What we don’t really have a grid for is: “Can I grieve that I have a lot of responsibilities and a lot of needs in my home, and I can’t meet them all?” That feels like throwing a tantrum. I don’t really want to grieve, but could there be a middle ground, where I’m actually maybe not throwing a tantrum; but instead of snapping at my kids because they’re not making my life any easier, could I actually take three minutes alone in my room, with a cup of coffee or tea, and say, “This is really hard, God?”

Ann: I like that because, as a mom, when our kids were little, I’d say, “Stop being a whiner,” to myself, not to my kids. [Laughter]

Sara: Yes!

Ann: My kids were whining, but I’m saying it to myself, “Stop being a whiner.”

Dave: You might have said it to our kids, too. [Laughter]

Ann: Oh, of course, I said it to my kids; but I’m saying, I also said it to myself as a self-motivation.

Sara: Yes, “Slap some water on your face and keep going!”

Ann: Exactly! But to go into the closet, and just to be sad; and to grieve the moment, and maybe even the stage that you’re in, I feel guilty about that; because “shouldn’t I feel thankful?”

Sara: Right. I think I do the same thing. I think we, as believers, get stuck. We know what the end should be: “I need to be grateful and to see God move, and His hand in my life; I need to be present with my kids,” but how many times do I skip steps? Here I am, snapping at my husband three days in a row. He’s thinking, “What in the world?”

Ann: “Who are you?”

Sara: “Who are you?” But if I give myself a little bit of time, snapping actually becomes tears, and I’m thinking, “I feel totally overwhelmed with my life, and you are the only person who sees it and knows it this closely, so I need you to be perfect right now.” Right? [Laughter]

Ann: But you go into the closet to grieve. Can you take us there again? What are you saying?

Sara: I go in the closet, or go to some place where your kids aren’t—which, for me, is the laundry room, or if I could hide in the dishwasher, right? Nobody wants to go there. [Laughter] I go to some place where nobody is. I give myself permission to feel before God, and I say, “Okay, I’m acting mad, but underneath the mad is really sad. This is hard. And I have hard responsibilities in my life that I am not fulfilling.” If I can sit there long enough—honestly, I can sometimes get to: “I feel like I’m actually really failing. I feel like You’ve given me these children to steward, and I feel like I’m an utter failure.”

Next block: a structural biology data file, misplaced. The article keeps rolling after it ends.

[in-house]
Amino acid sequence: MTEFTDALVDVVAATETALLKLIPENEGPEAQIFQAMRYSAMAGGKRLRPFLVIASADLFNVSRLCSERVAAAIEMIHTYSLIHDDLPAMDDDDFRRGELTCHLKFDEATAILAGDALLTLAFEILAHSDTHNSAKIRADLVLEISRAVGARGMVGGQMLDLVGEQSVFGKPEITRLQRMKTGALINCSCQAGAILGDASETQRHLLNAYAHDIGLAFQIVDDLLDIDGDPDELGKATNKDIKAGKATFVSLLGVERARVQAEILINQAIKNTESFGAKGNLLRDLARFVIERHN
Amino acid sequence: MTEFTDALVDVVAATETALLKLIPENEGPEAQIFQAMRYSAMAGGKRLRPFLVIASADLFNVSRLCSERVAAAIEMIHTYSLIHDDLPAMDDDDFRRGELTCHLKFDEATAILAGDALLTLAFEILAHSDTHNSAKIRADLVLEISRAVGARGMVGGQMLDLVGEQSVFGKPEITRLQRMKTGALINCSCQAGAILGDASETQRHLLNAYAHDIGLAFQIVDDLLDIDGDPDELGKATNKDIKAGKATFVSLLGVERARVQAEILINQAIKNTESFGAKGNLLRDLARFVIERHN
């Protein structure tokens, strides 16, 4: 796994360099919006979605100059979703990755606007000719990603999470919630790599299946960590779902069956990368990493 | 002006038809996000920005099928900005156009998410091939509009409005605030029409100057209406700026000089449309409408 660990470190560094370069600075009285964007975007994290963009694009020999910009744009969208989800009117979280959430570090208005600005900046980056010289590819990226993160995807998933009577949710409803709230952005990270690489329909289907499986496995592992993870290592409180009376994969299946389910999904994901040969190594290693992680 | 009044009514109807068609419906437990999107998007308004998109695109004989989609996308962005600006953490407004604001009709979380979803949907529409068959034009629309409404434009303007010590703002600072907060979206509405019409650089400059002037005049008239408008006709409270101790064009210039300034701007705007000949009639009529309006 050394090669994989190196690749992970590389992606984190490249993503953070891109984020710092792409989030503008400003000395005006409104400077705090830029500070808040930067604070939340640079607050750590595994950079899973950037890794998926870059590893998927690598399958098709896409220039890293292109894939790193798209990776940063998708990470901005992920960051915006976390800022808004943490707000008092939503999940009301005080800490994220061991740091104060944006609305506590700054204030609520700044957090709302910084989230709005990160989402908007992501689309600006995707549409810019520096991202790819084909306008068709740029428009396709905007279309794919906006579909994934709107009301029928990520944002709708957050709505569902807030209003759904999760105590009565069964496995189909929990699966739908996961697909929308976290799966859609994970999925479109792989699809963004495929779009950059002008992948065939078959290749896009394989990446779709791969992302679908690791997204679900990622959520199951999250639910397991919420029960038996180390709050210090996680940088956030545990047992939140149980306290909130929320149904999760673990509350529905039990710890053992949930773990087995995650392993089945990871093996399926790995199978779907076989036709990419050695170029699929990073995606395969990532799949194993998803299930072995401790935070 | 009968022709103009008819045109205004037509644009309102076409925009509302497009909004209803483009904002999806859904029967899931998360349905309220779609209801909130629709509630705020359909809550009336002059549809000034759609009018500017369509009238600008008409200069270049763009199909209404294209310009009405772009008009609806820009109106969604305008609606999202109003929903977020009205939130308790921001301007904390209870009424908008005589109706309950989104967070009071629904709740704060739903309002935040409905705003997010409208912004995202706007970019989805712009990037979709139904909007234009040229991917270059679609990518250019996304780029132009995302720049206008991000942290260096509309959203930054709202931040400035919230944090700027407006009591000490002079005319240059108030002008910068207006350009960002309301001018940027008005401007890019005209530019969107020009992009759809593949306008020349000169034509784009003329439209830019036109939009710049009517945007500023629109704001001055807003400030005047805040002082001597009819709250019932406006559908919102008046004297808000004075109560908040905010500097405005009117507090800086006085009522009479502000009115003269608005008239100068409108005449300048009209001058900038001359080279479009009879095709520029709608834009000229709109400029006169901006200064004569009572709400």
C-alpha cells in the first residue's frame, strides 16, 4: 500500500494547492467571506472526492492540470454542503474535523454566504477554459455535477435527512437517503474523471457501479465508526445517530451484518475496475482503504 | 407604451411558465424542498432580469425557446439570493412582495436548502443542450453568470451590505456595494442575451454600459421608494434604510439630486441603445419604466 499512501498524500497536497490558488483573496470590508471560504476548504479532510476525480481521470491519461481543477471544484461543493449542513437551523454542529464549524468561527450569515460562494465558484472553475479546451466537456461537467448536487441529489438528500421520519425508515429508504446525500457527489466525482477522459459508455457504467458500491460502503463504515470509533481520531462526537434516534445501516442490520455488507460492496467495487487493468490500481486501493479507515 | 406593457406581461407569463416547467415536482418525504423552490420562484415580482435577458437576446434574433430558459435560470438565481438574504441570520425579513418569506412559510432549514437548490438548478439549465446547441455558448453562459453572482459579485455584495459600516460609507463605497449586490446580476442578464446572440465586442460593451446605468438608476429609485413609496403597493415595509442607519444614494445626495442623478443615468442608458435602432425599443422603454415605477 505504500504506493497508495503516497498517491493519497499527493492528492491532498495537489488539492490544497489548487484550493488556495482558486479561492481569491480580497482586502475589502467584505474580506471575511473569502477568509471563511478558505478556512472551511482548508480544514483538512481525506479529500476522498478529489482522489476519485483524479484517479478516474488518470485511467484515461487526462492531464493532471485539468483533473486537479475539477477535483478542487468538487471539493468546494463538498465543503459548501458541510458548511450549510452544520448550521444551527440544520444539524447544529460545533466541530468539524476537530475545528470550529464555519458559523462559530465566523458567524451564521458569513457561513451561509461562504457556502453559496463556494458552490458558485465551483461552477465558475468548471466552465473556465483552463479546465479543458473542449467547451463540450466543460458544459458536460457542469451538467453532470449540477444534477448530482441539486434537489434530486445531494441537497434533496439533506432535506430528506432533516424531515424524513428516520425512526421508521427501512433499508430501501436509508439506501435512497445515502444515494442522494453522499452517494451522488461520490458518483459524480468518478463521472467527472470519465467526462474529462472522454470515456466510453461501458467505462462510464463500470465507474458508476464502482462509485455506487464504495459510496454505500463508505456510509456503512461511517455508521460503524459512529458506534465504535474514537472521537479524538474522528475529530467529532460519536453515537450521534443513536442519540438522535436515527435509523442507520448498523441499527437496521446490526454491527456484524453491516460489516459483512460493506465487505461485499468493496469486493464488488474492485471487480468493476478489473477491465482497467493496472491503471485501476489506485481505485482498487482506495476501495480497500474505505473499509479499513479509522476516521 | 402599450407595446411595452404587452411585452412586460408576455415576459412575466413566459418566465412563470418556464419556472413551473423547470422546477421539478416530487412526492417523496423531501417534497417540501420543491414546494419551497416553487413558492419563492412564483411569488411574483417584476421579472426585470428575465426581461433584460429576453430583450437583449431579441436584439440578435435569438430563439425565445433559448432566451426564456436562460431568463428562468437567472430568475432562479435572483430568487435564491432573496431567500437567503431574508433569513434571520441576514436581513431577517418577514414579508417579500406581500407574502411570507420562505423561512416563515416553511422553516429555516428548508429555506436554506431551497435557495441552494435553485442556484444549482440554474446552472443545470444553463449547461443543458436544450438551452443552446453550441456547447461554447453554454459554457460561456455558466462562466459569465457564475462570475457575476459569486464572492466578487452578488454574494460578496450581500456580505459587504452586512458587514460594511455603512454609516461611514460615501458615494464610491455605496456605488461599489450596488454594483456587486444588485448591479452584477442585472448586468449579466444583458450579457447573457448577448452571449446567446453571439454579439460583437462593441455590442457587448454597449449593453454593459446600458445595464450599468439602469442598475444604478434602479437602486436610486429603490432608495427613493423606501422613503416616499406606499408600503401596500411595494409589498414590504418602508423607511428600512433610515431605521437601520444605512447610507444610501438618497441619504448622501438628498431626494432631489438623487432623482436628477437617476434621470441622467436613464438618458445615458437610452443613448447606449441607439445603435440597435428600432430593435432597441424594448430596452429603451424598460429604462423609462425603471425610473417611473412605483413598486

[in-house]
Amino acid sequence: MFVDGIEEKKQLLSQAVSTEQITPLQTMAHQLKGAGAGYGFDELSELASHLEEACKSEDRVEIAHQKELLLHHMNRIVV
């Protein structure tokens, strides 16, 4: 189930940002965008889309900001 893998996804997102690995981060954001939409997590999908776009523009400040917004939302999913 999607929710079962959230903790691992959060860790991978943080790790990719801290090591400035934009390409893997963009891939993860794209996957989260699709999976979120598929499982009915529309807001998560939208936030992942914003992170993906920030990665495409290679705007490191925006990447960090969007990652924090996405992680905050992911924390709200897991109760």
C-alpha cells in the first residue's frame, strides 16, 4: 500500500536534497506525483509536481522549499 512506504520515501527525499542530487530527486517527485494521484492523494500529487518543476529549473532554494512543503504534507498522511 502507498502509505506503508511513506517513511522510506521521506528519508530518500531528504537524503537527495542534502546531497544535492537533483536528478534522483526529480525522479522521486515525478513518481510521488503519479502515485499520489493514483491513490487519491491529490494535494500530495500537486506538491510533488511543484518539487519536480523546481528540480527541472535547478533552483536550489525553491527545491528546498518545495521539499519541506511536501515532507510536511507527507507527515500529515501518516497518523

In the moment, I’m feeling like an utter failure because my mud room has mud in it. [Laughter] But if I can step away, I’m feeling like I’m failing the stewardship that God has asked of me. That—naming it before God and sitting with it—is a picture of minute grief, right?

Ann: Our friend, Jamie Winship, talks about confession. He was a cop in DC. He says confession: “When we have somebody on the stand; when we say, ‘Make your confession,’ they don’t say, ‘I’m sorry.’ They tell you, ‘This is what I did; this is the truth.’” He said, “Confession is telling God the truth of where you are, of what you’re feeling, of what you’re going through.”

Sara: That is so good.

Ann: That changed the way that I looked at it, in terms of that closet experience; I’m starting to do that all the time. I can be in a meeting and feel like a failure: “Lord, I’m telling You, this is my confession: I feel like a failure.” You know?

Sara: Yes.

Ann: I’m digging through that, and I’m talking to Him about it. I think that’s really healthy.

Sara: Yes, and that is grief in some ways. When we feel like a failure, there’s a deep sadness in our hearts, like, “I’m not hitting it.” To be able to take minutes—and I’m not talking hours, or days, or weeks, though sometimes, it can stretch into longer—to say, “I’m going to give myself permission to be sad.” It releases some of the mad, right?

Ann: That’s good.

Dave: Do you think it’s easier for women to do this? I’m just sitting here—[Laughter]

Sara: In my marriage, it is for sure. But one of the things I have noticed as I have given myself more permission to grieve is, it’s interesting how it has also given my husband more permission.

Ann: Oh, that’s good.

Sara: Maybe because it’s also giving me a greater tolerance for his pain. I don’t know; I feel, as a woman, I love his strength, and so, when he’s weak, I need to make space to really let him be weak.

Ann: That’s good.

Sara: In a similar way, he’s practicing and learning: “Oh, this thing is hard, and I can’t come up with a new business strategy to circumvent this. I actually need to sit in this moment, and say, ‘It’s not working out like I thought it was, and this is hard’.”

Ann: You obviously have an answer. [Laughter]

Dave: No, I was just listening to two women talking about this. I’m thinking, “I don’t do this well.” I do it a lot better now than I ever have.

Ann: Oh, yes!

Dave: Some of that took years and decades.

Ann: I remember saying to Dave, “What are you feeling?” He’d be like, “I don’t know! What do you mean?”

Dave: I know a lot of guys—you get in a men’s group with them—it’s like, “Dude, what’s really underneath all that?” “I don’t know; I’m just mad!”

Sara: Right.